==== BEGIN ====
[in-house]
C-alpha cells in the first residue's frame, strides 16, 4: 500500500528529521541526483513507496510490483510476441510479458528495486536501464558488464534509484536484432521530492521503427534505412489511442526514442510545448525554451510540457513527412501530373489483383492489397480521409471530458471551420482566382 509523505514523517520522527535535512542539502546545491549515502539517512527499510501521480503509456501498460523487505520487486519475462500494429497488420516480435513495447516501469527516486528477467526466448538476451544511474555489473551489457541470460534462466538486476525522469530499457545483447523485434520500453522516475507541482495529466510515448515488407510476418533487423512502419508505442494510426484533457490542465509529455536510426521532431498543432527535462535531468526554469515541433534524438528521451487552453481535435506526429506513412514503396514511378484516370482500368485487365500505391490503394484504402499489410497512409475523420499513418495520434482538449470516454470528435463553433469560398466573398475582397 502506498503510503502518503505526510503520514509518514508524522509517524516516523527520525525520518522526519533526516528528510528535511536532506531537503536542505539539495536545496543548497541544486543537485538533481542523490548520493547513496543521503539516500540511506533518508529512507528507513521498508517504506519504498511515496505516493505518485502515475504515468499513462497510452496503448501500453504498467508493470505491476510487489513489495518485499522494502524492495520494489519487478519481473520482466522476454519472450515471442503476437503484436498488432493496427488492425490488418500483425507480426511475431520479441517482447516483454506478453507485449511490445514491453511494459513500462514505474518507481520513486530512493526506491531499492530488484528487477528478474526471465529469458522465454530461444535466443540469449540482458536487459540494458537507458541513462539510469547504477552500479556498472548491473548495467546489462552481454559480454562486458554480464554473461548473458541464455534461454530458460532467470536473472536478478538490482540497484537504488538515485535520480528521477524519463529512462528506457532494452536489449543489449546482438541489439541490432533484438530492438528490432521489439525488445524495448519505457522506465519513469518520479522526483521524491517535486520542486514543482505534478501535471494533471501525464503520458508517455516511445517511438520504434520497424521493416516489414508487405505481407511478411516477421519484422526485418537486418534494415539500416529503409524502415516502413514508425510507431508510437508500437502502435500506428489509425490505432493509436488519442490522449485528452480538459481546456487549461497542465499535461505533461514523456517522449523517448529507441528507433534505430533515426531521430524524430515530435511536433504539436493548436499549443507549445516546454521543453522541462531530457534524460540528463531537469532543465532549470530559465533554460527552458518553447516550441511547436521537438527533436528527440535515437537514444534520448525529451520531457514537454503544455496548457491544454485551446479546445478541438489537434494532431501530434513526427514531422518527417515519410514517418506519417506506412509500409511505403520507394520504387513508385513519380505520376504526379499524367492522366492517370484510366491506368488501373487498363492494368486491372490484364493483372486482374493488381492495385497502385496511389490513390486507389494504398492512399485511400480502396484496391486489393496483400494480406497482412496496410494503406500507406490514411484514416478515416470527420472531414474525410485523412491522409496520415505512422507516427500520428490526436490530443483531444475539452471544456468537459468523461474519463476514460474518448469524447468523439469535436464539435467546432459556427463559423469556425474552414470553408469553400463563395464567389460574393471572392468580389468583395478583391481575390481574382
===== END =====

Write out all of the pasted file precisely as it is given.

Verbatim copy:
[in-house]
C-alpha cells in the first residue's frame, strides 16, 4: 500500500528529521541526483513507496510490483510476441510479458528495486536501464558488464534509484536484432521530492521503427534505412489511442526514442510545448525554451510540457513527412501530373489483383492489397480521409471530458471551420482566382 509523505514523517520522527535535512542539502546545491549515502539517512527499510501521480503509456501498460523487505520487486519475462500494429497488420516480435513495447516501469527516486528477467526466448538476451544511474555489473551489457541470460534462466538486476525522469530499457545483447523485434520500453522516475507541482495529466510515448515488407510476418533487423512502419508505442494510426484533457490542465509529455536510426521532431498543432527535462535531468526554469515541433534524438528521451487552453481535435506526429506513412514503396514511378484516370482500368485487365500505391490503394484504402499489410497512409475523420499513418495520434482538449470516454470528435463553433469560398466573398475582397 502506498503510503502518503505526510503520514509518514508524522509517524516516523527520525525520518522526519533526516528528510528535511536532506531537503536542505539539495536545496543548497541544486543537485538533481542523490548520493547513496543521503539516500540511506533518508529512507528507513521498508517504506519504498511515496505516493505518485502515475504515468499513462497510452496503448501500453504498467508493470505491476510487489513489495518485499522494502524492495520494489519487478519481473520482466522476454519472450515471442503476437503484436498488432493496427488492425490488418500483425507480426511475431520479441517482447516483454506478453507485449511490445514491453511494459513500462514505474518507481520513486530512493526506491531499492530488484528487477528478474526471465529469458522465454530461444535466443540469449540482458536487459540494458537507458541513462539510469547504477552500479556498472548491473548495467546489462552481454559480454562486458554480464554473461548473458541464455534461454530458460532467470536473472536478478538490482540497484537504488538515485535520480528521477524519463529512462528506457532494452536489449543489449546482438541489439541490432533484438530492438528490432521489439525488445524495448519505457522506465519513469518520479522526483521524491517535486520542486514543482505534478501535471494533471501525464503520458508517455516511445517511438520504434520497424521493416516489414508487405505481407511478411516477421519484422526485418537486418534494415539500416529503409524502415516502413514508425510507431508510437508500437502502435500506428489509425490505432493509436488519442490522449485528452480538459481546456487549461497542465499535461505533461514523456517522449523517448529507441528507433534505430533515426531521430524524430515530435511536433504539436493548436499549443507549445516546454521543453522541462531530457534524460540528463531537469532543465532549470530559465533554460527552458518553447516550441511547436521537438527533436528527440535515437537514444534520448525529451520531457514537454503544455496548457491544454485551446479546445478541438489537434494532431501530434513526427514531422518527417515519410514517418506519417506506412509500409511505403520507394520504387513508385513519380505520376504526379499524367492522366492517370484510366491506368488501373487498363492494368486491372490484364493483372486482374493488381492495385497502385496511389490513390486507389494504398492512399485511400480502396484496391486489393496483400494480406497482412496496410494503406500507406490514411484514416478515416470527420472531414474525410485523412491522409496520415505512422507516427500520428490526436490530443483531444475539452471544456468537459468523461474519463476514460474518448469524447468523439469535436464539435467546432459556427463559423469556425474552414470553408469553400463563395464567389460574393471572392468580389468583395478583391481575390481574382